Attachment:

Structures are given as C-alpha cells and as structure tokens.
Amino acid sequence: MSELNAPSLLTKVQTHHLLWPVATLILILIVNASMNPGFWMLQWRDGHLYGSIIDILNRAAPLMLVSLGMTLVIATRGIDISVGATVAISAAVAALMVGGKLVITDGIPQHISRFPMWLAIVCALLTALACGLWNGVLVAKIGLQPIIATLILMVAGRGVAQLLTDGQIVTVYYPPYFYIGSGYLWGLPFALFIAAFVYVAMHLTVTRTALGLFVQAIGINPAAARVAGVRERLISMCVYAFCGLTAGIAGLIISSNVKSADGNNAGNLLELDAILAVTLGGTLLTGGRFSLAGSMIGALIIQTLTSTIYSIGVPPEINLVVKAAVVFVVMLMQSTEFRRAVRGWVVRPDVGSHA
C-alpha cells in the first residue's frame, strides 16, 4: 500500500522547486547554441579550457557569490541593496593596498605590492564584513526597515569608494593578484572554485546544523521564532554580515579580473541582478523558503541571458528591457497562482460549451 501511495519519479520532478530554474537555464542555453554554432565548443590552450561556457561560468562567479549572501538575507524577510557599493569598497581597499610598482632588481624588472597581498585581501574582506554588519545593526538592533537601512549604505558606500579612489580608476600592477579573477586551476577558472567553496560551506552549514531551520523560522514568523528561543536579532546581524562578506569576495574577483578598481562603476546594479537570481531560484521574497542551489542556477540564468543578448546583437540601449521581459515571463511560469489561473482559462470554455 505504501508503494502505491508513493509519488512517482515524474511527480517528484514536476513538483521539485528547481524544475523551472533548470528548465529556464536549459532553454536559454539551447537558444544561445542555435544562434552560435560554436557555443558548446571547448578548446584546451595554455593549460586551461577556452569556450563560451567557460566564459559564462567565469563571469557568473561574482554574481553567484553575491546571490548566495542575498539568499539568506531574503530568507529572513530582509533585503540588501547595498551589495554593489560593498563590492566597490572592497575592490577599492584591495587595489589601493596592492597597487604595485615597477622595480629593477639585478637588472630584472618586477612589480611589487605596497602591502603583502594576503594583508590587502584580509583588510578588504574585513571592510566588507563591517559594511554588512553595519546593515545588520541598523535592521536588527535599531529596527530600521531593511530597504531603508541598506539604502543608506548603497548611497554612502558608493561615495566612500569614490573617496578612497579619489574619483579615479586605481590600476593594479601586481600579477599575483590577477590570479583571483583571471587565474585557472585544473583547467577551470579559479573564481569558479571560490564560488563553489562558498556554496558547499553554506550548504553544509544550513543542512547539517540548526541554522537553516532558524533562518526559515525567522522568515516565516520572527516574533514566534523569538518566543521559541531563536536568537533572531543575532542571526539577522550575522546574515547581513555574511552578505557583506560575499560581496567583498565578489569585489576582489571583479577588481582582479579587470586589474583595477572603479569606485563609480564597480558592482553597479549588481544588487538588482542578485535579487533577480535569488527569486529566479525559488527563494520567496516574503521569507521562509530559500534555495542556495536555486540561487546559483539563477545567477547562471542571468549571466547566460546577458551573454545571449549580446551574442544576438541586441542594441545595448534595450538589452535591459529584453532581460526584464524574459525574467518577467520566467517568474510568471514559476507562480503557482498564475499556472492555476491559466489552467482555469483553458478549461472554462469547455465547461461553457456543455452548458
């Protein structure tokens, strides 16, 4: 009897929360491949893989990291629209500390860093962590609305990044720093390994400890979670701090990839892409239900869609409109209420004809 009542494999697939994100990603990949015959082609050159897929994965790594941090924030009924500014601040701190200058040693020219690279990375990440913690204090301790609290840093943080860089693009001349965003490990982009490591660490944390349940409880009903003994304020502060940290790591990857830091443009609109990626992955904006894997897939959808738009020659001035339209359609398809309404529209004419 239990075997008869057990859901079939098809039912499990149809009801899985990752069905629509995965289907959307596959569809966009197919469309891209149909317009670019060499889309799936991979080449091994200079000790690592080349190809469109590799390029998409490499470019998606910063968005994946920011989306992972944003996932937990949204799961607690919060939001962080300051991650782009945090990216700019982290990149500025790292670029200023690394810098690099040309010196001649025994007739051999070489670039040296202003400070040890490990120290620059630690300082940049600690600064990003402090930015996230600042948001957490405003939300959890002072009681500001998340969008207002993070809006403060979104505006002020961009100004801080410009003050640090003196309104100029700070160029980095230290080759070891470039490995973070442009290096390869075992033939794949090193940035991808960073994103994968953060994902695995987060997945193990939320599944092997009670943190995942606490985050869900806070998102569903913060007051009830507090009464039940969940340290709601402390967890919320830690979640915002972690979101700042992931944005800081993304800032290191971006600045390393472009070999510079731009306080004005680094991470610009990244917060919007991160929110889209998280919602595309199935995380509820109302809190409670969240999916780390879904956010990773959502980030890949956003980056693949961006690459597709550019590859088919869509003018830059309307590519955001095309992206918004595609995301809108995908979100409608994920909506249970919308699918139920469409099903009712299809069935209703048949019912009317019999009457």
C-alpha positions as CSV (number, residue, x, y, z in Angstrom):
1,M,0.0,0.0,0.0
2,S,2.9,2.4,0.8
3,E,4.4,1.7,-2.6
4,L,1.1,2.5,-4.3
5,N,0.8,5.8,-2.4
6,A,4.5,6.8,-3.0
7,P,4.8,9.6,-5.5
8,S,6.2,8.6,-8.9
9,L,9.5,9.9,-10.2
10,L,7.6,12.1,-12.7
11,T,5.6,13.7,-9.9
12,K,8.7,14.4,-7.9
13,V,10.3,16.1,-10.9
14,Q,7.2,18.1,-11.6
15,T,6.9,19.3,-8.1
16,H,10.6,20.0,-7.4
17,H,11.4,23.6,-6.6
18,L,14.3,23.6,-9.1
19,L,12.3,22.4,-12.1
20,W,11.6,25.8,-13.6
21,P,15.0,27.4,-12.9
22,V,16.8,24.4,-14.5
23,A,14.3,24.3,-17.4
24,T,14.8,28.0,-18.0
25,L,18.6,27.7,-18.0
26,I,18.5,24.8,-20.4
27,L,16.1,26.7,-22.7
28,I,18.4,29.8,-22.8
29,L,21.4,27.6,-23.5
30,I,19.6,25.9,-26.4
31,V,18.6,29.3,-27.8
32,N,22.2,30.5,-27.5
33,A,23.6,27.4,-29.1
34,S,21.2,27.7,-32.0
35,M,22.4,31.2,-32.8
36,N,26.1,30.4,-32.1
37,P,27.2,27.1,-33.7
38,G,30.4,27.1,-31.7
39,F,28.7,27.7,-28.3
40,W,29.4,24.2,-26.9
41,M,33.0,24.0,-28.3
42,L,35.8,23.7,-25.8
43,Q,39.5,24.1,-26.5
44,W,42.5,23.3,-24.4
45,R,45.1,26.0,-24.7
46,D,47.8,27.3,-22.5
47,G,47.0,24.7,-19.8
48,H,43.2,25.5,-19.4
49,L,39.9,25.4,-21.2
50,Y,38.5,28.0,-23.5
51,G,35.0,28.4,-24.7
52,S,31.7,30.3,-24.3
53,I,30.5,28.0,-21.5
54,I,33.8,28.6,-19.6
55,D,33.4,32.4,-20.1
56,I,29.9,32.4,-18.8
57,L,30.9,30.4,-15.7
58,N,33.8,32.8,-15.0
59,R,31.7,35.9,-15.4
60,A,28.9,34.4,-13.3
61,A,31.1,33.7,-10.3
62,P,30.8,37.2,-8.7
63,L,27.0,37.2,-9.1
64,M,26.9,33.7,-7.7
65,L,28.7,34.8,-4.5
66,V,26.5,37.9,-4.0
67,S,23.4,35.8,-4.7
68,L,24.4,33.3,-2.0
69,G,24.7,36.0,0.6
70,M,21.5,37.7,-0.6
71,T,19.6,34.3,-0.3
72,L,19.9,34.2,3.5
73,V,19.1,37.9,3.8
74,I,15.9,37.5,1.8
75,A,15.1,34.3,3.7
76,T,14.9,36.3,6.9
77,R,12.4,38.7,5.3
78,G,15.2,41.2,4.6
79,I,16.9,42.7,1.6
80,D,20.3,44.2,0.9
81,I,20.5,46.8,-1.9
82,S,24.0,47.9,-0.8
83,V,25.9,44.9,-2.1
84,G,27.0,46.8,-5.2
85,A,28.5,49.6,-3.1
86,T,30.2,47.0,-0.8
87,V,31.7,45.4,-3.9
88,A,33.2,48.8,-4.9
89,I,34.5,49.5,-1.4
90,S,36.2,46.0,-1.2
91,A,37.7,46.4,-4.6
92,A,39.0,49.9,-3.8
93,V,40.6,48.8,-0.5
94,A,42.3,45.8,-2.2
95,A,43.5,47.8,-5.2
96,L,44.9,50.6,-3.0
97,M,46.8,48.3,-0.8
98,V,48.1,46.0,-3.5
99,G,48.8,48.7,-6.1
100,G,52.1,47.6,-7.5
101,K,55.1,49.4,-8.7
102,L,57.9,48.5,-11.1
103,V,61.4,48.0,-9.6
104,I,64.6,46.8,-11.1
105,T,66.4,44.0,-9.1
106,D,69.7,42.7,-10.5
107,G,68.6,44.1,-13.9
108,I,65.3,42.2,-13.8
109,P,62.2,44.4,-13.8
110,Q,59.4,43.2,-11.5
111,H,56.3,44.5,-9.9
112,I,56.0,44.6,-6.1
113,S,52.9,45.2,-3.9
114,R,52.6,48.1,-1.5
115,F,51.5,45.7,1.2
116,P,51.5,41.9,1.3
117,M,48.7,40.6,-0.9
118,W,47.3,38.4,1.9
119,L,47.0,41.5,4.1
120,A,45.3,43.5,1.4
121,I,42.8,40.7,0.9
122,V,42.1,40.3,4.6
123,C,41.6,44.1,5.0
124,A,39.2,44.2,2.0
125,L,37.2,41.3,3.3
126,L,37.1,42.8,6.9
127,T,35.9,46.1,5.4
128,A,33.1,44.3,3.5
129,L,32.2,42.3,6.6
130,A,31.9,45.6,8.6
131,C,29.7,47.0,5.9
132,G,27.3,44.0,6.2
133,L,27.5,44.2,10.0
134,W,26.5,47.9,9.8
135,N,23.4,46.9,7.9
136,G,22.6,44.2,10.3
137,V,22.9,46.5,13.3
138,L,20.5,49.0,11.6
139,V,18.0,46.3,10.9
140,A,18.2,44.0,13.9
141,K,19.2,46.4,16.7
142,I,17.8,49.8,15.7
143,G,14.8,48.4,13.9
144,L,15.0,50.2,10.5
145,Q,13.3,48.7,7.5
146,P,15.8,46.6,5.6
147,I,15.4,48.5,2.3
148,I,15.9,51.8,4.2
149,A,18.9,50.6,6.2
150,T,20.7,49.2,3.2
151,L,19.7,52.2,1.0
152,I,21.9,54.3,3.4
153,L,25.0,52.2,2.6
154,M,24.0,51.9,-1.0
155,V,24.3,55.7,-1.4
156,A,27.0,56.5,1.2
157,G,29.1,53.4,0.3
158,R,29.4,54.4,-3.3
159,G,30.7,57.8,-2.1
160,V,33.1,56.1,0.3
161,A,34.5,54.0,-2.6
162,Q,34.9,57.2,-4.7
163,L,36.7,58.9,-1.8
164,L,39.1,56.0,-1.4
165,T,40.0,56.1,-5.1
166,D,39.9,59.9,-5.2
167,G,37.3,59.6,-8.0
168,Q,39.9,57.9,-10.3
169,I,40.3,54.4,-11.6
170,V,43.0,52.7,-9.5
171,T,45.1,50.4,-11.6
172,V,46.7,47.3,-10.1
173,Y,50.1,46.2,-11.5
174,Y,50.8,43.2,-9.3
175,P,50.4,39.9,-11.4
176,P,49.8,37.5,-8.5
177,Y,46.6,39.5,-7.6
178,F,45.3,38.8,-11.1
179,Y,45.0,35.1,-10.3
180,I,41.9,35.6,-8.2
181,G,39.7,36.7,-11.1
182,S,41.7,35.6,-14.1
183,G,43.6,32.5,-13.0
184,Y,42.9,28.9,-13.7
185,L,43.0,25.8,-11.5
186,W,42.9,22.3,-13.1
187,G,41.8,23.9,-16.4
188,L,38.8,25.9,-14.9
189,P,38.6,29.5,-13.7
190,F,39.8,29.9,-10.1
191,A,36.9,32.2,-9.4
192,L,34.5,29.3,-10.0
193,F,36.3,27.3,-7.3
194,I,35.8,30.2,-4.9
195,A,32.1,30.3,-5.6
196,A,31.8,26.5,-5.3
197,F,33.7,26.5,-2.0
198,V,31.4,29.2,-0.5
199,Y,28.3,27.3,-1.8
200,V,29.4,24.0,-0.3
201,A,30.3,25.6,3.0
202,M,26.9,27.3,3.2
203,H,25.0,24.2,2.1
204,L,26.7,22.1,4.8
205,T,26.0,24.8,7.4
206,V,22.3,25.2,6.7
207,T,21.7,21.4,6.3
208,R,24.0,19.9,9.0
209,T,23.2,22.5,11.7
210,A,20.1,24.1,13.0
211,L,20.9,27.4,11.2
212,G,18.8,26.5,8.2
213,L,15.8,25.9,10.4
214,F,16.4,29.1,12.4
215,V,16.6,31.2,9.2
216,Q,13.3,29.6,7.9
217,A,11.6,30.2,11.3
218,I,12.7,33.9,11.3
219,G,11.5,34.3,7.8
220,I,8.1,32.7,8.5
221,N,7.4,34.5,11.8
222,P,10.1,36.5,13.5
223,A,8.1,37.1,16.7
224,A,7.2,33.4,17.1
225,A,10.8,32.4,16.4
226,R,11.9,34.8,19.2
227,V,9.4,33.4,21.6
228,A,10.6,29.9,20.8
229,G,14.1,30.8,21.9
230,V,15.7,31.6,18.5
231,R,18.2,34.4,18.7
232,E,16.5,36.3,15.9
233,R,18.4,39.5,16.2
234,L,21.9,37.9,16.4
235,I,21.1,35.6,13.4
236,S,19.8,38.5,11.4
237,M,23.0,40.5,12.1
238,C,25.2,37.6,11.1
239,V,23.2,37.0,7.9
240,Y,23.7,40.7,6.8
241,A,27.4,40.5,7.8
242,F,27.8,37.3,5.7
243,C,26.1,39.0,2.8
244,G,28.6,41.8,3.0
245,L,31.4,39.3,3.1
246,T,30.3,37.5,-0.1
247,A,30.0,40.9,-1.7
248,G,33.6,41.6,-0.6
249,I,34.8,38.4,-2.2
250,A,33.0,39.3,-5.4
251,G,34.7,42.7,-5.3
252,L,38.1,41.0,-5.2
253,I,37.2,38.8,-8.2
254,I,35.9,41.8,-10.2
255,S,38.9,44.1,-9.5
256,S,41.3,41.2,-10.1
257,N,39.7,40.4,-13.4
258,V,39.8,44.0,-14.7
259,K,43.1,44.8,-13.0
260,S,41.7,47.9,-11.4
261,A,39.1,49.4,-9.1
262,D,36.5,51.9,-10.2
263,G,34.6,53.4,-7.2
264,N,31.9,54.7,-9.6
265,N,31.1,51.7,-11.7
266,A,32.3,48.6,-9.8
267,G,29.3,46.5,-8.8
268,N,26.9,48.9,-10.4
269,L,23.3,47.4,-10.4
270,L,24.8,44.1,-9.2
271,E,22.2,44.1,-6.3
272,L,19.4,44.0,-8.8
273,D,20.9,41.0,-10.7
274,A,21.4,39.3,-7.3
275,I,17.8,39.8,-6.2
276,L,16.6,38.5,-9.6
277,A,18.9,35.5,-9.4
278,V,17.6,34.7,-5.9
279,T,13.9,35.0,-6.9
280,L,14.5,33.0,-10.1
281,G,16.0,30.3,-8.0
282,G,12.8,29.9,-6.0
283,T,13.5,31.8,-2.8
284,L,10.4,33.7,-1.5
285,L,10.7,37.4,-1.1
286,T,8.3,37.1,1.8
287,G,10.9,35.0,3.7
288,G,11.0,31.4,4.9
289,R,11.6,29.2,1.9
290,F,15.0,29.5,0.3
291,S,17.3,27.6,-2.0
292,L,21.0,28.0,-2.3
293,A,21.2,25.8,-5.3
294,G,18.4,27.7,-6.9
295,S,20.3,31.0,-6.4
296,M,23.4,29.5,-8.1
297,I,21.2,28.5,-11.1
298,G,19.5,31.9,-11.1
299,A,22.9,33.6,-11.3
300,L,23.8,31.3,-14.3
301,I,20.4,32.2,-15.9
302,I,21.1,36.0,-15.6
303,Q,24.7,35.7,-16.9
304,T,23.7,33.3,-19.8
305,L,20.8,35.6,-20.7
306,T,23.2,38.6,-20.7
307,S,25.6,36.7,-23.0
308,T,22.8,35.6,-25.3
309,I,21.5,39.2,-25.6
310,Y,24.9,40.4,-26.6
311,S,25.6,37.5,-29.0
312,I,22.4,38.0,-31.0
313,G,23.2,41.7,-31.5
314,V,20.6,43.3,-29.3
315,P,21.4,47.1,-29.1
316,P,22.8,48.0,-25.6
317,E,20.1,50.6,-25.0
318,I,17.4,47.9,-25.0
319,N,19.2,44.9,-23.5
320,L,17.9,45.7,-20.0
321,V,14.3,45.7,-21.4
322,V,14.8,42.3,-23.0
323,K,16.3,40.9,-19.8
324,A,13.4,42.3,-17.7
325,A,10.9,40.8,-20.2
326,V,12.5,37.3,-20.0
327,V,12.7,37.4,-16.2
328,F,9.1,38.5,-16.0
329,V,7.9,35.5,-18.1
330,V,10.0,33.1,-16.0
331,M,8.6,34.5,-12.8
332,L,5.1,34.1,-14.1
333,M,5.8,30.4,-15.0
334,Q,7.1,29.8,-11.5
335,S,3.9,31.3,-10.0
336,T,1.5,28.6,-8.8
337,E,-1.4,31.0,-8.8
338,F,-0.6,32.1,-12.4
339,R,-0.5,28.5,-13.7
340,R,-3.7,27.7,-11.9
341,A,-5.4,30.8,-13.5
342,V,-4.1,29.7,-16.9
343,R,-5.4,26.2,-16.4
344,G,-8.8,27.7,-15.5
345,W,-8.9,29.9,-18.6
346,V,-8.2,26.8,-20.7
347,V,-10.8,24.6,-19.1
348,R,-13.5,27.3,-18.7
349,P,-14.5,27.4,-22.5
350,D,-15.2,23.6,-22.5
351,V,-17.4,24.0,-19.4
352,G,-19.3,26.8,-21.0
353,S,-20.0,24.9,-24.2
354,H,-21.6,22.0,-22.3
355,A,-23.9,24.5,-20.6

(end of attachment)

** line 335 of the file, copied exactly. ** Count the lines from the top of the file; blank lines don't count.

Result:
330,V,10.0,33.1,-16.0